The agent offered to sign us on the condition that we make the gay character straight, or else remove his viewpoint and all references to his sexual orientation.

Rachel replied, “Making a gay character straight is a line in the sand which I will not cross. That is a moral issue. I work with teenagers, and some of them are gay. They never get to read fantasy novels where people like them are the heroes, and that’s not right.”

The agent suggested that perhaps, if the book was very popular and sequels were demanded, Yuki could be revealed to be gay in later books, when readers were already invested in the series.

We knew this was a pie-in-the-sky offer – who knew if there would even be sequels? – and didn’t solve the moral issue. When you refuse to allow major characters in YA novels to be gay, you are telling gay teenagers that they are so utterly horrible that people like them can’t even be allowed to exist in fiction.

LGBTQ teenagers already get told this. They are four times more likely than straight teenagers to attempt suicide We’re not saying that the absence of LGBTQ teens in YA sf and fantasy novels is the reason for that. But it’s part of the overall social prejudice that does cause that killing despair.

We wrote this novel so that the teenagers we know – some of whom are gay, and many of whom are not white – would be able, for once, to read a fun post-apocalyptic adventure in which they are the heroes. And we were told that such a thing could not be allowed.

After we thanked the agent for their time, declined the offer, and hung up, Sherwood broke the silence. “Do you think the agent missed that Becky and Brisa [supporting characters] are a couple, too? Do they ever actually kiss on-page? No? I’M ADDING A LESBIAN KISS NOW!”

This Is Not About One Bad Apple

This isn't about that specific agent; we'd gotten other rewrite requests before this one. Previous agents had also offered to take a second look if we did rewrites… including cutting the viewpoint of Yuki, the gay character. We wondered if that was because of his sexual orientation, but since the agents didn’t say it out loud, we could only wonder. (We were also told that it is absolutely unacceptable in YA for a boy to consensually date two girls, but that it would be okay if he was cheating and lying. And we wonder if some agents were put off because none of our POV characters are white.)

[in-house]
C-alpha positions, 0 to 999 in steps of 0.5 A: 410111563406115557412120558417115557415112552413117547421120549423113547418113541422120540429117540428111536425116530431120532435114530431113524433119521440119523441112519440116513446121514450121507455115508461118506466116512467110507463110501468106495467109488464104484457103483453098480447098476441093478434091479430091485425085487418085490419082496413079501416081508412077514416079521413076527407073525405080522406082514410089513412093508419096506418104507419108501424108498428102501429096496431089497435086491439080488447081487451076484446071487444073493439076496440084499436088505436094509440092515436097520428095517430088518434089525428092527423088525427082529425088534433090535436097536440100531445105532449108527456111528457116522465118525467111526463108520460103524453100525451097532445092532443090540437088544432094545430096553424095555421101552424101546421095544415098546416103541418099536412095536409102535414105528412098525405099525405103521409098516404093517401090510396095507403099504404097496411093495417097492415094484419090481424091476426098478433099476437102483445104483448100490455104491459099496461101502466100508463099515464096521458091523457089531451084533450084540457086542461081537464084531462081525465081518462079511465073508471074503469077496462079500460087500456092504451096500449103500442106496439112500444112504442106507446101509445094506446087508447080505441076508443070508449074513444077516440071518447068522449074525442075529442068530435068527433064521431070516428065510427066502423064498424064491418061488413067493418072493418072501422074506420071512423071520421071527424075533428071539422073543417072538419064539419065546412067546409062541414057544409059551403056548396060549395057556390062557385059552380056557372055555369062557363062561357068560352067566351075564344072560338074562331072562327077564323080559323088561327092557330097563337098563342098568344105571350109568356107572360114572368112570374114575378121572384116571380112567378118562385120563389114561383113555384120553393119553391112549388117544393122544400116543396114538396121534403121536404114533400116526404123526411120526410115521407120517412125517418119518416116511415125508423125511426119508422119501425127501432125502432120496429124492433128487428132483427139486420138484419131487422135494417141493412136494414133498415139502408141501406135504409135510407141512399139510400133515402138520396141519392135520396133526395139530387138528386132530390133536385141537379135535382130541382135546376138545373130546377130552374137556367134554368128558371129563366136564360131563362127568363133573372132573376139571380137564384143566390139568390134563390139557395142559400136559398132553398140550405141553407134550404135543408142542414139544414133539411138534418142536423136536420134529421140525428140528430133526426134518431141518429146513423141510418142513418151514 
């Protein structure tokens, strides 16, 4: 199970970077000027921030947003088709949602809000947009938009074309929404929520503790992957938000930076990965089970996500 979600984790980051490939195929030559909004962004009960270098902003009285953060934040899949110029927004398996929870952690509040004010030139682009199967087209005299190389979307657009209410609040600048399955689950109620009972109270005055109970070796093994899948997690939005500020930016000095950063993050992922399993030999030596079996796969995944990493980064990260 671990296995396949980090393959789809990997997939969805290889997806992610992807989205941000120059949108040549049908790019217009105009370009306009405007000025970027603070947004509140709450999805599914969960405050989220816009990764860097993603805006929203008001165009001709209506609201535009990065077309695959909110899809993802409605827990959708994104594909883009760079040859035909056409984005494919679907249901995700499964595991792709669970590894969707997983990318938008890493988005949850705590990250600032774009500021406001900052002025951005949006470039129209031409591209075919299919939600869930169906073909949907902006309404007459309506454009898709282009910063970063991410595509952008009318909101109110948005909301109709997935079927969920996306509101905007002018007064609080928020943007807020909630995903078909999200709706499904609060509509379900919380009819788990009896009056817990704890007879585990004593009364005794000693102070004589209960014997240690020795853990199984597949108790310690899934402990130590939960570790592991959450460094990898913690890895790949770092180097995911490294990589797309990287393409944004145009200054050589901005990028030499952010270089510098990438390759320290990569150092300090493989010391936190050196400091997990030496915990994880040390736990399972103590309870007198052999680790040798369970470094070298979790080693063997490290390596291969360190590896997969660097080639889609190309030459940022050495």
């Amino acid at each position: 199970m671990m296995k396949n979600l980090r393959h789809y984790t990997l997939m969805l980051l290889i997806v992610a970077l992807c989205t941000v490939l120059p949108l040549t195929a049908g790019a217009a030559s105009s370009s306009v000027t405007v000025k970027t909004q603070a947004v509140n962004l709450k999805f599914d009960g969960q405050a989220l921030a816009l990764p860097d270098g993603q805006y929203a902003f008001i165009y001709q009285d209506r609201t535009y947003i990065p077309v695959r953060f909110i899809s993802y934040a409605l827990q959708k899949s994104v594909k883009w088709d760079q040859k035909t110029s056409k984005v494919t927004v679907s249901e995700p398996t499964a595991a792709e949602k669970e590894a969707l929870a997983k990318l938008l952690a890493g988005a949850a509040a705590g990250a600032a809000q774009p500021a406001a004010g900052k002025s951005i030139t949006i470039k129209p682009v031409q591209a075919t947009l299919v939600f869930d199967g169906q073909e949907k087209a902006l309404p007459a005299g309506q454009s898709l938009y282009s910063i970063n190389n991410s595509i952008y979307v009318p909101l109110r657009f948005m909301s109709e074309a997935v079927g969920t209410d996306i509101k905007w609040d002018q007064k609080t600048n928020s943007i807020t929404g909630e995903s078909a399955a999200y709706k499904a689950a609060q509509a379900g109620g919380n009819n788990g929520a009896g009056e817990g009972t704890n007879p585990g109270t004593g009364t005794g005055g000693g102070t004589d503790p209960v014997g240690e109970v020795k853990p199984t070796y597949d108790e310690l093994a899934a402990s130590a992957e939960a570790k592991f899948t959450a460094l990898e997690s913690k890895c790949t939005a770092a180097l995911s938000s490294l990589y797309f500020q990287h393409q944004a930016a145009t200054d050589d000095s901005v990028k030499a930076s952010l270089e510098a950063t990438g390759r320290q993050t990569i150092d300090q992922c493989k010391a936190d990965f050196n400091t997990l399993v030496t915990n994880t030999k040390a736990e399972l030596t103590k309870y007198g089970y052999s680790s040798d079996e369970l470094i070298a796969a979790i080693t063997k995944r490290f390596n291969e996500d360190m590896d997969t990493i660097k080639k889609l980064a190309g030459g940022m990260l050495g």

We absolutely do not believe that all our rejections were due to prejudice. We know for a fact that some of them weren’t. (An agent did offer us representation, but we ended up passing due to creative differences that had nothing to do with the identities of the characters.)

This isn't about one agent's personal feelings about gay people. We don't know their feelings; they may well be sympathetic in their private life, but regard the removal of gay characters as a marketing issue. The conversation made it clear that the agent thought our book would be an easy sale if we just made that change. But it doesn't matter if the agent rejected the character because of personal feelings or because of assumptions about the market. What matters is that a gay character would be quite literally written out of his own story.

We are avoiding names because we don’t want this story to be about one agent who spoke more bluntly than others whose objections were more indirectly expressed. Naming names can make it too easy to target a lone “villain,” who can be blamed and scolded until everyone feels that the matter has been satisfactorily dealt with.

Forcing all major characters in YA novels into a straight white mold is a widespread, systemic problem which requires long-term, consistent action.

When we privately discussed our encounter with the agent, we heard from other writers whose prospective agents made altering a character’s minority identity – sexual orientation, race, disability— a condition of representation. But other than Jessica Verday, who refused to change a character’s gender in a short story on an editor’s request, few writers have come forward for fear of being blacklisted.

We sympathize with that fear. But we believe that silence, however well-motivated and reasonable from a marketing point of view, allows the problem to flourish. We hope that others will speak up as well, in whatever manner is safe and comfortable for them.